The Forestry Forum

General Forestry => Ask The Forester => Topic started by: whitepine on January 27, 2006, 08:53:02 AM

Title: Seedling planting dibble or drill ???
Post by: whitepine on January 27, 2006, 08:53:02 AM
 Last year I  planted alot of containerized seedling with a dibble and have more trees ordered for this year. I was talking to a county extension agent about it and mentioned my ground is so hard I had to stomp several times on dibble to make hole and my leg could not handle it for long, he mentioned that some were using an auger drill which had the added benifit of not compacting the sides of the hole (makes sense to me in clay). Anyone drilled seedling holes or have any comments I would like to hear. I also want to try planting whips so  that may be a good idea for me as I have been told one has to get them down 18 inches which would require a shovel as no way you could force a hole that deep with dibble.
Title: Re: Seedling planting dibble or drill ???
Post by: Pullinchips on January 27, 2006, 02:07:35 PM
you need a sub soiler pulled behind a tractor.

-NAte
Title: Re: Seedling planting dibble or drill ???
Post by: customsawyer on January 27, 2006, 07:03:12 PM
Make your own dibble. I go to the junk yard and get a set of leaf springs form a small pickup and use them to make my dibbles as the ones that you can buy are not as long as I think they should be for the size of the seedlings that we get now days. I am not a metal expert but there is some thing about the leaf springs that will let them go in the ground a bunch easier than any dibble that you can buy you don't have to put a point on them just grind them some at the end that is going into the ground.
Title: Re: Seedling planting dibble or drill ???
Post by: whitepine on January 28, 2006, 06:55:08 AM
Hi Because of terrain a tractor is out of the question and I cannot imagine any piece of metal that one could easily force into this ground. Thanks Tom
Title: Re: Seedling planting dibble or drill ???
Post by: TexasTimbers on January 28, 2006, 08:14:19 AM
I too have 250 seedlings to plant in clay. My clay starts at about a foot, then plays out at about 3 to 5 feet. I read where planting seedlings in clay is a sure way to kill them so I'm wondering if I drill a 9" hole plumb through the clay will it increase thier chances of survival?
Title: Re: Seedling planting dibble or drill ???
Post by: customsawyer on January 29, 2006, 06:21:04 AM
I have planted well over 5000 acres of pines in the clay here in Ga. I don't think that our clay and yours in east Texas would be all that much different kevjay if you run the subsoiler down to about 20"-24" deep and wait for the rain to settle the botom of the furrow back you should do just fine. I have had few jobs fail but it was never due to being planted in the clay.
Title: Re: Seedling planting dibble or drill ???
Post by: Pullinchips on January 29, 2006, 11:38:14 AM
Your auger or drill would be on the back of a tractor wouldn't it?

-Nate
Title: Re: Seedling planting dibble or drill ???
Post by: whitepine on January 29, 2006, 10:26:22 PM
no the seedlings are only about 3/4 inch plugs
Title: Re: Seedling planting dibble or drill ???
Post by: UNCLEBUCK on January 29, 2006, 11:47:38 PM
 I have been planting some trees every year , not many but I have a auger bit for tree planting I bought on ebay in the forestry section . I use it on my sandy soil witha 18v milwaukee drill and a fully charged battery will last 24 holes . I have used a 2 row pull type planter from the county extension and its ok for my sandy soil but they also have a no-till tree planter and they have sod cutters on them to scalp the pasture or hard soil and I have watched them do heavy clay ground and it plants perfectly and leaves a nice trench when finished and the transplant is standing perfect.  It costs 40$ a day for the cheap 2 row planter for sandy soil and I pull it down the highway at 35 m.p.h. when I go get it .  I like transplants better than seedlings but my last years seedling were half the price of transplants and they are alive and thriving . I want a dibble for this year as drilling with a battery drill is hard on the clutch set at full torque especially when I hit a little stone . Good luck planting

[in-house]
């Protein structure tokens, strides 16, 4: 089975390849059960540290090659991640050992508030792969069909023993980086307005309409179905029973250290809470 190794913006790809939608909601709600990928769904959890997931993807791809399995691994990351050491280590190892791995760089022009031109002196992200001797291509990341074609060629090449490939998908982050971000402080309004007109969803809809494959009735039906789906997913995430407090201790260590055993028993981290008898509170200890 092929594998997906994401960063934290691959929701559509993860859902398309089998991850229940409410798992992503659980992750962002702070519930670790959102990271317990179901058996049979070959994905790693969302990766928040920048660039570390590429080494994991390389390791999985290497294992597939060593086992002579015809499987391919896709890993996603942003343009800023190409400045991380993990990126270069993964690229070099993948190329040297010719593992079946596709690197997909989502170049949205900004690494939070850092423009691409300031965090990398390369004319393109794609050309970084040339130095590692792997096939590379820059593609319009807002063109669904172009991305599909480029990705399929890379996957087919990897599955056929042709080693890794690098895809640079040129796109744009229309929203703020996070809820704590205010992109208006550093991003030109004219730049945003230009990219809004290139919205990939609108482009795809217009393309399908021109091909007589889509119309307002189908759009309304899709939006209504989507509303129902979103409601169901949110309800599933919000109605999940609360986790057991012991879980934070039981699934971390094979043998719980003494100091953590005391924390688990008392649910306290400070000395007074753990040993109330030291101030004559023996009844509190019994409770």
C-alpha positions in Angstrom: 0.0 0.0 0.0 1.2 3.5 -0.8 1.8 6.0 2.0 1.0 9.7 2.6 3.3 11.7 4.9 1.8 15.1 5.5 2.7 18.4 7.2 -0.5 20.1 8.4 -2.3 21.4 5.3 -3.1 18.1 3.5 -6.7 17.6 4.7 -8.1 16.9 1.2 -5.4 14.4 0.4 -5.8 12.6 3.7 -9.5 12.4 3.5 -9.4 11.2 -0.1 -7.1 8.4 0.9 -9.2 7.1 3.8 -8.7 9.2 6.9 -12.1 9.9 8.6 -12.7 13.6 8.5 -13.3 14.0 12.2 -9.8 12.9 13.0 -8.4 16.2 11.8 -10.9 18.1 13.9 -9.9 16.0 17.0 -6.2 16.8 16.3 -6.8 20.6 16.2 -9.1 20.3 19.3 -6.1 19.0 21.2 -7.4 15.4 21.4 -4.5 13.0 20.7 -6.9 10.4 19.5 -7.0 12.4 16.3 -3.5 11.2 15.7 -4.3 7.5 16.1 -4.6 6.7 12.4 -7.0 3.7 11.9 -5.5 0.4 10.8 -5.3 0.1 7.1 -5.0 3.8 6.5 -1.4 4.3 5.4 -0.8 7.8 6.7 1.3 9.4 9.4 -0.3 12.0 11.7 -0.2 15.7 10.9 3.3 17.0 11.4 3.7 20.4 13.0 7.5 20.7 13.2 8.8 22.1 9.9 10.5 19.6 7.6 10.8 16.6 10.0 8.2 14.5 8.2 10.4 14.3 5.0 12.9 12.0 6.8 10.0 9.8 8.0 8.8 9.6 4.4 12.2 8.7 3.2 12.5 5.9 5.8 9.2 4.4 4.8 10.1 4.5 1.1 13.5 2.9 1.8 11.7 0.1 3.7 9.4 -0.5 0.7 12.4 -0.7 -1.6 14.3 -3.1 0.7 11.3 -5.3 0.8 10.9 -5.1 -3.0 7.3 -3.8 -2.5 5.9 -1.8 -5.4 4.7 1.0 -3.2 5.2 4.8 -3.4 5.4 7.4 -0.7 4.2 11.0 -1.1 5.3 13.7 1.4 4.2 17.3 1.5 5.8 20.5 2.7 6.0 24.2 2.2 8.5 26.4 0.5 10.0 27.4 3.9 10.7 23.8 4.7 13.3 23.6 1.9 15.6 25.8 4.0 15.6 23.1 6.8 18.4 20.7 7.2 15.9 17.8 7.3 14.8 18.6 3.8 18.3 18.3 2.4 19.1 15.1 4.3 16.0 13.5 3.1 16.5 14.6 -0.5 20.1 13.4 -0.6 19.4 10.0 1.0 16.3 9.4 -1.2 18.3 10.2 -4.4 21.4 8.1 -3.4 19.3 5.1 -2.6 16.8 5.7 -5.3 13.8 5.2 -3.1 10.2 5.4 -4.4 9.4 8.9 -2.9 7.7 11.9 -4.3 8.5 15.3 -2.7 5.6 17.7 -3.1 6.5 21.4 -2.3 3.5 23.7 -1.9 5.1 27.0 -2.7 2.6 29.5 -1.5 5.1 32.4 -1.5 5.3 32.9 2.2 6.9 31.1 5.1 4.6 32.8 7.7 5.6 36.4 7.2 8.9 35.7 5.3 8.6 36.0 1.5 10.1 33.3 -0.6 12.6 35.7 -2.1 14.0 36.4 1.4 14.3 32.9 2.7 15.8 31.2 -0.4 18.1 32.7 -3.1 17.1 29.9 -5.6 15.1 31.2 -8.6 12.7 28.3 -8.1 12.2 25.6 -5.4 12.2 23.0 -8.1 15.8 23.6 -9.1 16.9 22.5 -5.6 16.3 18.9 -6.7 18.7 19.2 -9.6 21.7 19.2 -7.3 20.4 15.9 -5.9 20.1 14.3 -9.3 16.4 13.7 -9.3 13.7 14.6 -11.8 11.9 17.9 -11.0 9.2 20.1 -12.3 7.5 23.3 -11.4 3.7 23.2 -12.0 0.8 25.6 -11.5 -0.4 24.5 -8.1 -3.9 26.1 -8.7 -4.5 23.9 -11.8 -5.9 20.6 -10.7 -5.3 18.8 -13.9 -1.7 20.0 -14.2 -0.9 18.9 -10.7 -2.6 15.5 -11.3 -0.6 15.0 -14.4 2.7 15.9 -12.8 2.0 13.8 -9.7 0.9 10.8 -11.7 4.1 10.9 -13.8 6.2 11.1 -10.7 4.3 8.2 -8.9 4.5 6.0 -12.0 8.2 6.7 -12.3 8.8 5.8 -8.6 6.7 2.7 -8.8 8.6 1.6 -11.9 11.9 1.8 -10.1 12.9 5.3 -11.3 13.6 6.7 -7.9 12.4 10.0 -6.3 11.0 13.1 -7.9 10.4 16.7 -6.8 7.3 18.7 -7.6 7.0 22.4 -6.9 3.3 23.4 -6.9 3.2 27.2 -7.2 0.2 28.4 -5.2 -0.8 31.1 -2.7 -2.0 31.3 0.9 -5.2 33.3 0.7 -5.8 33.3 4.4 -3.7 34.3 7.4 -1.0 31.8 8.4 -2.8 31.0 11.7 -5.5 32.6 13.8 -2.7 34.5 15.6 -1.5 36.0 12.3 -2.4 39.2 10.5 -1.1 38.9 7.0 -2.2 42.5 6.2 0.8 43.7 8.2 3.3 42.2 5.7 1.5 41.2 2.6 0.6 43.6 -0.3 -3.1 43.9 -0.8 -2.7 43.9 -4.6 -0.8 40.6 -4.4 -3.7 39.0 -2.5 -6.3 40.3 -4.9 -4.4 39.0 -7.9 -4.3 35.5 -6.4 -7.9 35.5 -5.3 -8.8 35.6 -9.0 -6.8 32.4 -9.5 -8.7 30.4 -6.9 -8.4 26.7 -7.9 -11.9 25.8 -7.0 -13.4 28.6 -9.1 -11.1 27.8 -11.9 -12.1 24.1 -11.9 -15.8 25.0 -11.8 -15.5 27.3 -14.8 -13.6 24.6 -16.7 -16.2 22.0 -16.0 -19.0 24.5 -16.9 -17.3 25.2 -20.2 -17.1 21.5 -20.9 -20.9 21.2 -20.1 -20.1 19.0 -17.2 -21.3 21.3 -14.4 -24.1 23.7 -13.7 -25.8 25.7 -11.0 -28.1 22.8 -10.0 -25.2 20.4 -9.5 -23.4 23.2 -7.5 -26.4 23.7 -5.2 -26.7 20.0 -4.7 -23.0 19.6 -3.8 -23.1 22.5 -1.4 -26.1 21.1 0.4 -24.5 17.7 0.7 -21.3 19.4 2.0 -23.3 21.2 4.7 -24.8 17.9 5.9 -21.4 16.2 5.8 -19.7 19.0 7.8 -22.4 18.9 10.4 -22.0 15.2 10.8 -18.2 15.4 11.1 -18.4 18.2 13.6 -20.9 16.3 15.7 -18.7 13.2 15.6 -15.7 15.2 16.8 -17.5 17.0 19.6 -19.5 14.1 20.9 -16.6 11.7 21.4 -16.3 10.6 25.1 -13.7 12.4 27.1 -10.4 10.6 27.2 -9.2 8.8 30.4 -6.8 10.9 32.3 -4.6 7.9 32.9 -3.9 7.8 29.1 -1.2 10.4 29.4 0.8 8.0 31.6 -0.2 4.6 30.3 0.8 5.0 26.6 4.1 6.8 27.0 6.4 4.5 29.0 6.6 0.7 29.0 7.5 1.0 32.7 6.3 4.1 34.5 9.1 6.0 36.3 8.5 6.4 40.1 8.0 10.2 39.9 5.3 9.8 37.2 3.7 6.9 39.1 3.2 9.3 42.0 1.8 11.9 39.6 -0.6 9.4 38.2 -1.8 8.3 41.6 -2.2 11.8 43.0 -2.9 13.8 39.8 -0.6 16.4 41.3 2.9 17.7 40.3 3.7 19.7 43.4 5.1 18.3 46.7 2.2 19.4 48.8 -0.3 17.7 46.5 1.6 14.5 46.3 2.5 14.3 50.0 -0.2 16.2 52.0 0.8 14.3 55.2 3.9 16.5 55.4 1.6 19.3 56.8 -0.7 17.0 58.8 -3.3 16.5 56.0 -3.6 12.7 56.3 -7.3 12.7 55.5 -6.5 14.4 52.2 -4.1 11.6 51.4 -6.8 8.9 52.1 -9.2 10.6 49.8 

Title: Re: Seedling planting dibble or drill ???
Post by: UNCLEBUCK on January 30, 2006, 12:06:09 AM
Hey whitepine , I buy alot of trees from willow river ,mn. its the location of the state run nursery and the only location for minnesota , its half the price of the county offices and thats where they get their trees from . 500 minimum but its fun to go there but they also deliver for a small fee ! They raise just about every tree that will grow in minnesota . You can also hire a custom tree planter crew and they will come in and blow in more trees than one could imagine in any soil conditions . General Andrews Nursery, Willow River,Mn. they will send out the order form for free and its fun to read as well
Title: Re: Seedling planting dibble or drill ???
Post by: TexasTimbers on January 30, 2006, 06:16:31 AM
Your auger or drill would be on the back of a tractor wouldn't it?

-Nate

No sir. Just goes to illustrate how ignorant I am. I had no idea they were only 3/4" plugs till unclebuck mentioned it. I haven't picked them up yet. I bought them from the Texas Forestry Service and they suggested I wait until I goit some rain and give them a weeks notice before I pick them up.
I was envisioning them being bigger and I was going to drill a 9" ) smallest bit I have for the skid steer) auger I was planning to punch all the way through the clay.
Seems like overkill now  :D
It wouldn't take very long to 250 9" holes only 3 - 5' deep with a skid steer. Maybe it woukld give the seedlings a better chance? I could drill the hole and have my helpers fill it back in immediately and then stick the seedling in the loose dirt?
There's still got to be a better way. I better google a dibble and see whats up with that.
Title: Re: Seedling planting dibble or drill ???
Post by: whitepine on January 30, 2006, 09:16:48 AM
Hi So far I have ordered from the state (andrews) and Itasca greenhouse near me in Cohaset they sell the containerized seedlings and I bougt my dibble from them www.itascagreenhouse.com I have a hammer drill cordless dewalt and 3 batteries but I hope I get more than 24 holes out of it. Bought a 1.25 inch auger off ebay and was told the Soil conservation service uses them for soil samples in winter right thru the frost so I tried it yesterday kicked off a foot of snow and there was only about 1/2 frost (usually 3 ft) took about 5 sec to drill hole but didnt hit a rock. Suppose I will keep an eye out on ebay for gas drill I see they also make a 12v earth drill Want to try Swampdonkeys idea of  planting whips If you are reading this how long should I cut them and how much should I bury. Most of my land one could not get a tractor thru. I have looked into paying for planters.20 per tree but  everyone I talk to says they had poor luck with planters although the forestry uses Mexicans and Guatamalan crews with success.